Spoilers for The Old Guard ahead. Recent Netflix release The Old Guard, which stars Charlize Theron, KiKi Layne, and Chiwetel Ejiofor, follows a group of "real-life superheroes"—human beings who are functionally immortal for hundreds, even thousands of years. The group of four, led by Andy (Theron), hide from the world and attempt to enact anonymous justice; their group of mercenaries is then joined by a fifth, Nile (Layne), a former Marine who's just starting to figure out her new abilities. Fans of the original comic are now joined by fans who had never heard of The Old Guard, and pretty much all of them are wondering if a sequel is in the cards.
Honestly, the film is so cool—it's a fun take on the idea of what immortality might actually look like, and why it might not be all it's cracked up to be. It also features two gay "superheroes," Marwan Kenzari as Joe and Luca Marinelli as Nicky, who are proudly in love and have been together for centuries—and reviews of the film have been positive thus far. So, does this mean that we're about to see the start of a franchise?
The Old Guard ended on a major cliffhanger.
Spoilers ahead. At the end of the film, one character (Booker, played by Matthias Schoenaerts) is exiled for 100 years for betraying the rest of the group. He runs into Quynh (Van Veronica Ngo), a lost sixth member who was locked in an iron coffin and tossed in the ocean—drowning, over and over again, for 500 years (oof). She's somehow escaped her watery prison, is dressed in red and drinking a glass of water (!), and looks pissed. It looks like, if there is a sequel, that we may already have our villain.
Meanwhile, the other four mercenaries team up with Copley (Ejiofor) to continue quietly enacting good in the world. There's a ton to cover, is my point.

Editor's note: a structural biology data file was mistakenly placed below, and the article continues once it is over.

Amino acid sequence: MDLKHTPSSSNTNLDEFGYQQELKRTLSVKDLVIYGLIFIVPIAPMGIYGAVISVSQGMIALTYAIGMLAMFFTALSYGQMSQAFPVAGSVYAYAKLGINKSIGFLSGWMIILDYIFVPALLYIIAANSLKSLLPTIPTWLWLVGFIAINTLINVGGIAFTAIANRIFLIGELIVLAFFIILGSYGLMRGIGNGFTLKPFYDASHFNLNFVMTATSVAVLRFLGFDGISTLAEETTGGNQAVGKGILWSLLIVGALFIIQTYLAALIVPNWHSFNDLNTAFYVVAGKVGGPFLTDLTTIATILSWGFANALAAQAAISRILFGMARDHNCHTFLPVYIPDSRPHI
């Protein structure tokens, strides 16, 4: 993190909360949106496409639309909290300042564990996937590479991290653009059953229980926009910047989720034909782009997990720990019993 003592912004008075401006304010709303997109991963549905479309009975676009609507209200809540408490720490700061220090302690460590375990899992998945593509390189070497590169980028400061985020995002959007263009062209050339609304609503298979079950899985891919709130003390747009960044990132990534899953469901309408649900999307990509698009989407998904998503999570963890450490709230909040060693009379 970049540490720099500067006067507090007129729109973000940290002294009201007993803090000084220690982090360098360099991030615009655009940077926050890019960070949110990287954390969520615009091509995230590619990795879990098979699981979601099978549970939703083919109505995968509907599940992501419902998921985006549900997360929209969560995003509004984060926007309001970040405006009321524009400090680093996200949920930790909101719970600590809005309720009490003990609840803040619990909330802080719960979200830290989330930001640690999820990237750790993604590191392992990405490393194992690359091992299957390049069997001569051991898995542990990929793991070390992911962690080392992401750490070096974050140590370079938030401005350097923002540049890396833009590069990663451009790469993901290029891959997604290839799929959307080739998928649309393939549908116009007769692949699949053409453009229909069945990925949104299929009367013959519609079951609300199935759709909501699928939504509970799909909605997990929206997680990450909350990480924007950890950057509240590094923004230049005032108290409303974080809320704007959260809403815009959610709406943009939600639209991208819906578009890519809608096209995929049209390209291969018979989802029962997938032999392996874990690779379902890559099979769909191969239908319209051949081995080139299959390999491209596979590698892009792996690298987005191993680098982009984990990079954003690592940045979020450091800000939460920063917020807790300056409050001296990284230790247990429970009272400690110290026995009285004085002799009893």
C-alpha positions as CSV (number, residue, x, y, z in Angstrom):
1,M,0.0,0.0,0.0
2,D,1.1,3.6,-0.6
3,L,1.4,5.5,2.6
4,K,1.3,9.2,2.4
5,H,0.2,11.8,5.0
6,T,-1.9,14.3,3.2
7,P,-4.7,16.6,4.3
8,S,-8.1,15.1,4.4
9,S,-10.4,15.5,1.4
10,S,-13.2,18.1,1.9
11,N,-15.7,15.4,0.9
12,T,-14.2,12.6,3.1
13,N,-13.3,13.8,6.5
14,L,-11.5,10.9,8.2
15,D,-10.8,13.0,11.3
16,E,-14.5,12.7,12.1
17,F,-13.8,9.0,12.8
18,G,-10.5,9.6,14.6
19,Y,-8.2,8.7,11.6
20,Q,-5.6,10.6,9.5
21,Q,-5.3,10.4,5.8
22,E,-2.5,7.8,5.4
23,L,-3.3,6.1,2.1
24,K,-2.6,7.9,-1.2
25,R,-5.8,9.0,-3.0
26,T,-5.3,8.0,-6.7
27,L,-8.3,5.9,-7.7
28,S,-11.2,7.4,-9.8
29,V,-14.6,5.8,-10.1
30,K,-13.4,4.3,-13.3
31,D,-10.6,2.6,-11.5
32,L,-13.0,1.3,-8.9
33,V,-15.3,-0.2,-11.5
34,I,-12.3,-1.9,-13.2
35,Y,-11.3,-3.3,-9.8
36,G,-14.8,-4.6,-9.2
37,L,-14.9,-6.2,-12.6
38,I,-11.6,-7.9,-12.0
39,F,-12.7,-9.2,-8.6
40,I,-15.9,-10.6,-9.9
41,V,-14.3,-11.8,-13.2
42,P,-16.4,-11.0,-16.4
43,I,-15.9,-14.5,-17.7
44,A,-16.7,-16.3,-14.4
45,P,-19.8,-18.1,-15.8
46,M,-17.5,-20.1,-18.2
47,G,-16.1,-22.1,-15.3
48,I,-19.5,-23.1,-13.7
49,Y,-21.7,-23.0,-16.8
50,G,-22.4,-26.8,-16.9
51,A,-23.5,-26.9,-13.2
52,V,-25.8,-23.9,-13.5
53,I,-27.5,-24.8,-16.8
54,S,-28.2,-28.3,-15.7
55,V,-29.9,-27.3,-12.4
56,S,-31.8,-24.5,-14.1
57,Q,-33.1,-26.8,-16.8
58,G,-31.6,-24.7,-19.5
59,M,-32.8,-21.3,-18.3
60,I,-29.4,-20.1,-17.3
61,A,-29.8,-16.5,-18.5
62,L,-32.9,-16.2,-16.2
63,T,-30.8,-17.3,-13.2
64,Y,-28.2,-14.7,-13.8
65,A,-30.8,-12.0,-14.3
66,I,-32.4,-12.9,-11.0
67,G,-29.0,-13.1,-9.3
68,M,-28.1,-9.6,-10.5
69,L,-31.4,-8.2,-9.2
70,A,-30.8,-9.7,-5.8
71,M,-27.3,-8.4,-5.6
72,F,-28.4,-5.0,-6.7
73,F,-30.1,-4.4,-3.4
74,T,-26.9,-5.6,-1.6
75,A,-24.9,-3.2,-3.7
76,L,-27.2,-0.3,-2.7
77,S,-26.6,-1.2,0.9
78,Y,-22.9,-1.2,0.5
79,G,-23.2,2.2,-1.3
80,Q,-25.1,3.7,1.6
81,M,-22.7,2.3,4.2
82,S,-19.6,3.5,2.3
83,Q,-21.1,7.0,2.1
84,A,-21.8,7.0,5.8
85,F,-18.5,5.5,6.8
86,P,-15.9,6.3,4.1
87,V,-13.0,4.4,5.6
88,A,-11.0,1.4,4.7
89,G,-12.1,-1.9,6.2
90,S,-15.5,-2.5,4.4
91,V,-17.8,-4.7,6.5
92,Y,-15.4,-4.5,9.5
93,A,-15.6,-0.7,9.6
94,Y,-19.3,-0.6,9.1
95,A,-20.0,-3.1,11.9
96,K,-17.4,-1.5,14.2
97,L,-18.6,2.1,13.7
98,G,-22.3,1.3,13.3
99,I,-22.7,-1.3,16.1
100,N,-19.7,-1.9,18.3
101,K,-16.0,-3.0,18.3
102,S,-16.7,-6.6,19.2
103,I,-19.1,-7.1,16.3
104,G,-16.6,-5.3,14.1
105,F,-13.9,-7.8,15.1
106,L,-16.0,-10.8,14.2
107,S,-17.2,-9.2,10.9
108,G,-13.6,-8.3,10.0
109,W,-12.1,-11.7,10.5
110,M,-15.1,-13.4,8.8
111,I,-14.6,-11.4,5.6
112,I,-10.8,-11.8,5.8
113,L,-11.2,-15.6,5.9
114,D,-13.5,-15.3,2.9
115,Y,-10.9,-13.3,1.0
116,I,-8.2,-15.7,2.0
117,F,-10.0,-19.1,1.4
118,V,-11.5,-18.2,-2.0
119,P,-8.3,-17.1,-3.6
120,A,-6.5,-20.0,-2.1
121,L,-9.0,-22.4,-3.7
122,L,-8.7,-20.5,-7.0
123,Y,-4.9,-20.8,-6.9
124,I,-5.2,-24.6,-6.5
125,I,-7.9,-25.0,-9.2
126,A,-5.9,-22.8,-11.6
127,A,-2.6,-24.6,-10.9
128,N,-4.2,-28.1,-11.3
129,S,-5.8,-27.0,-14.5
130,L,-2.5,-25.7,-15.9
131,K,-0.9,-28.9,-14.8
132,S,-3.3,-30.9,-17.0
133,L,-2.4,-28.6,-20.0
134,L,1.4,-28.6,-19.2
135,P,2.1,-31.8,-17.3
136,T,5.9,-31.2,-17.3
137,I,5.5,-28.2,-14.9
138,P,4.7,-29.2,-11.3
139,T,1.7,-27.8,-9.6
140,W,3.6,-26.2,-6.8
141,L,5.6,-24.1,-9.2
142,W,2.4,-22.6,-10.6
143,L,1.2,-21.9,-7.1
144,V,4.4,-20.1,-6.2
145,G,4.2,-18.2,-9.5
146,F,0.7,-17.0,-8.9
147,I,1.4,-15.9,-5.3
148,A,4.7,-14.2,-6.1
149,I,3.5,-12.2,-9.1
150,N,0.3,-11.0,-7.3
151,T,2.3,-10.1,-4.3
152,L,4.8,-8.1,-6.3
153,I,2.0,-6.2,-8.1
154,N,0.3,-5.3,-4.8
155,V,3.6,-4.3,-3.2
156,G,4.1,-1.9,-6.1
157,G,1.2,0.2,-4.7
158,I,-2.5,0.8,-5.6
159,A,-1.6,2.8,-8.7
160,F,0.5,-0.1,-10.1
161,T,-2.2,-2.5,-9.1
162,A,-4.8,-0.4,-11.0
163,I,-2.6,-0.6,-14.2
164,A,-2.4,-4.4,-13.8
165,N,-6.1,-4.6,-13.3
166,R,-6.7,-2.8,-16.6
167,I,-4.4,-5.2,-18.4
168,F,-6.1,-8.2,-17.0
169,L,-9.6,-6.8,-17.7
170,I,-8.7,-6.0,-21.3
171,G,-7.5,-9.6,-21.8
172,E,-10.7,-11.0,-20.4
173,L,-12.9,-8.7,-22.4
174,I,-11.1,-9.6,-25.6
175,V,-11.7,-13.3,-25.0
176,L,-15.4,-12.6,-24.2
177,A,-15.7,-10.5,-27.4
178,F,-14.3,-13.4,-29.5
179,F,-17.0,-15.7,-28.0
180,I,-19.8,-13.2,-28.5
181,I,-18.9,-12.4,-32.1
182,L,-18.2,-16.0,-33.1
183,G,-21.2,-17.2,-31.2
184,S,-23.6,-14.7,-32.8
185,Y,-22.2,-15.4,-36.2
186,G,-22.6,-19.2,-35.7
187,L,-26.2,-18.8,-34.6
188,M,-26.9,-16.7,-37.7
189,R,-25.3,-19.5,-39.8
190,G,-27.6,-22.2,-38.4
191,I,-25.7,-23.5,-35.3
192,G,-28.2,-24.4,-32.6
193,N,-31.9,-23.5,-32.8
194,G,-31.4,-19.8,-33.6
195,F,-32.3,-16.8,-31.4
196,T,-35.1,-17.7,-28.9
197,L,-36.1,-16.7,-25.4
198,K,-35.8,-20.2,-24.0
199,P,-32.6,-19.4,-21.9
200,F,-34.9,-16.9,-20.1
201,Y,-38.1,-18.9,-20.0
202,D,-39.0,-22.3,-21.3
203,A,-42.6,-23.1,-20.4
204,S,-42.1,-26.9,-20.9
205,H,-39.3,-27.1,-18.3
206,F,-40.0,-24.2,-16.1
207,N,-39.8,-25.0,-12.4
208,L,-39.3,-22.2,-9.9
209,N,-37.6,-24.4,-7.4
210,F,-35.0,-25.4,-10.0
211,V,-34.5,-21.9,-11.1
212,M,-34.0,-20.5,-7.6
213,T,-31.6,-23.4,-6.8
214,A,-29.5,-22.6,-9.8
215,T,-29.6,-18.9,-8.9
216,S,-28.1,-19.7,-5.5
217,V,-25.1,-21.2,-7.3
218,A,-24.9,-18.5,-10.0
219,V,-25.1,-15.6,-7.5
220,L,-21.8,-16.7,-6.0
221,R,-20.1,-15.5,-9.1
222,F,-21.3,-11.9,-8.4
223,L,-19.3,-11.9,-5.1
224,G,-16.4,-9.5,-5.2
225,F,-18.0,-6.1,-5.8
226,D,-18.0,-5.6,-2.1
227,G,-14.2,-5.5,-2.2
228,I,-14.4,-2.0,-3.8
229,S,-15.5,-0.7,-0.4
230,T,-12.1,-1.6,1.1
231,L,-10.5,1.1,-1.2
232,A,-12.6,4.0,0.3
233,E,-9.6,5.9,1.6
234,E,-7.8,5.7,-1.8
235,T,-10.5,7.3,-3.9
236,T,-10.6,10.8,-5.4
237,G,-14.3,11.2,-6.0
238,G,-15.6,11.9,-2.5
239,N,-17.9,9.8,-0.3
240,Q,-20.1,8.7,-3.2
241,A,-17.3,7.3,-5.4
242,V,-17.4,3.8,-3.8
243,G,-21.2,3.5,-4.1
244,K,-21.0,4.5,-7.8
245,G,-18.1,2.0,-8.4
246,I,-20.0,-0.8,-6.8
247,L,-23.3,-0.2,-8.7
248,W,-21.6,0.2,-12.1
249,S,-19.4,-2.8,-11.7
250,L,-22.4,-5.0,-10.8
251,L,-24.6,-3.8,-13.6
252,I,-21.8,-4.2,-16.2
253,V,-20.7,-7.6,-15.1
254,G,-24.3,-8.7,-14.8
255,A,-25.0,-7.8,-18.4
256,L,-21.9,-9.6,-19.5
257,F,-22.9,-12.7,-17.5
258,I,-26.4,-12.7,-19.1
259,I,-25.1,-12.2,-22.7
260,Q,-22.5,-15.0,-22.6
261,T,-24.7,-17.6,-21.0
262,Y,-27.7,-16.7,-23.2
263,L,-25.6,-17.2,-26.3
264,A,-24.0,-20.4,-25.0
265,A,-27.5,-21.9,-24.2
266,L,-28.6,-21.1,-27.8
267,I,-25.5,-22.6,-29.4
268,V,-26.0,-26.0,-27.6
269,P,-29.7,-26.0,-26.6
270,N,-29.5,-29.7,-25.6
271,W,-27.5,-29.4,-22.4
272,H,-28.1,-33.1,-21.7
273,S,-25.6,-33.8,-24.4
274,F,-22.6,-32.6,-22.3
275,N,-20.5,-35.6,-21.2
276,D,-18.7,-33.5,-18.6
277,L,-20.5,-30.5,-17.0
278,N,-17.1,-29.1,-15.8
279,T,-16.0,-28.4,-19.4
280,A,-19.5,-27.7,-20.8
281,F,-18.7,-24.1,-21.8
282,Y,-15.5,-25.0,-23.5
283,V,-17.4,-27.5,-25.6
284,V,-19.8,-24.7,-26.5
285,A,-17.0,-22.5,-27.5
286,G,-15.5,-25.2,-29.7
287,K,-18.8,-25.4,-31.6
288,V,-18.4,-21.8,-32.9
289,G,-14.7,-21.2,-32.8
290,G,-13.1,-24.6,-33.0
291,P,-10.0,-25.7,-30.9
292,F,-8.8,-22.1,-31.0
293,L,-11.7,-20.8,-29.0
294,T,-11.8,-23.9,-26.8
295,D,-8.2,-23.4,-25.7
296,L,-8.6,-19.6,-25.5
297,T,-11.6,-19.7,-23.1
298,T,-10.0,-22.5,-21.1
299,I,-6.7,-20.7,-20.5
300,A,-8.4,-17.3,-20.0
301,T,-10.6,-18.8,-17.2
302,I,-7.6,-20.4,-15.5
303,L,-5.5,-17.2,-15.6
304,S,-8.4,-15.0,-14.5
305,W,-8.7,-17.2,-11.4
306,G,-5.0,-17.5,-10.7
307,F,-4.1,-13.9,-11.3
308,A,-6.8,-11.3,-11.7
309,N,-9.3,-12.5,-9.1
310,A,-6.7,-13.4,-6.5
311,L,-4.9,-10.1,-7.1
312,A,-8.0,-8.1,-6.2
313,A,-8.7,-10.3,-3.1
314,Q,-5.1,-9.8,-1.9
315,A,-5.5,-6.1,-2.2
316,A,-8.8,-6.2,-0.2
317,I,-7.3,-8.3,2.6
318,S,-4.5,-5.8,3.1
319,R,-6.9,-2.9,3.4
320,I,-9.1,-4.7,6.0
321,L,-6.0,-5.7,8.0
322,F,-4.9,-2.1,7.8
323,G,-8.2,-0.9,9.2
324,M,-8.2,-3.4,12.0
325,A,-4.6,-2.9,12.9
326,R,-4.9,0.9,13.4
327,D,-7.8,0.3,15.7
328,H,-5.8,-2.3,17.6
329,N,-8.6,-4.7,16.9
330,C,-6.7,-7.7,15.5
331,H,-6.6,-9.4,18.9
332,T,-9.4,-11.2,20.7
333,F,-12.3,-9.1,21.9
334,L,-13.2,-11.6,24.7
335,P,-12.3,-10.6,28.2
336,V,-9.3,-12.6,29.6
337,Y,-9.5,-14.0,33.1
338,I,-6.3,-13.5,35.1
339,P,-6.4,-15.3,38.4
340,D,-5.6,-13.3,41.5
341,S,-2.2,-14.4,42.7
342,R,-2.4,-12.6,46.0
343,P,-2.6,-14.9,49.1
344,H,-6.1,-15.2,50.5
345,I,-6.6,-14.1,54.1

The creators are definitely interested in a sequel.
No spoilers about the comics here, but the comics do continue past the events of this film—so there's plenty to work with, should there be interest (it'll probably depend on ratings, and we'll have at least a few weeks to wait and see how the film does before Netflix makes a decision). In an interview with Total Film, Theron explained, "We went into this talking about [a sequel] as a possibility...and it's definitely something that excites us."
Creator of the comics and screenplay writer Greg Rucka told SyFy,
"Look, it would be absolutely dishonest to say that we did not include in the movie a 'in case of sequel, break glass' scene. It’s very easy to light that fuse and to move into a second story. However, to me, just personally, this is very important: it’s not contingent...This is not a movie where, when it is over, the audience is left going, 'Oh, great, now I have to wait two years for the next one.' You don’t need another movie to end the story. I am very appreciative of that. So, if the movie is successful, there will be discussions of a sequel, I’m sure. At this point in time, I’m unaware of any discussions going forward or any plans to do so."
So, fans who liked the film should keep watching and tell their friends to do the same, in other words.
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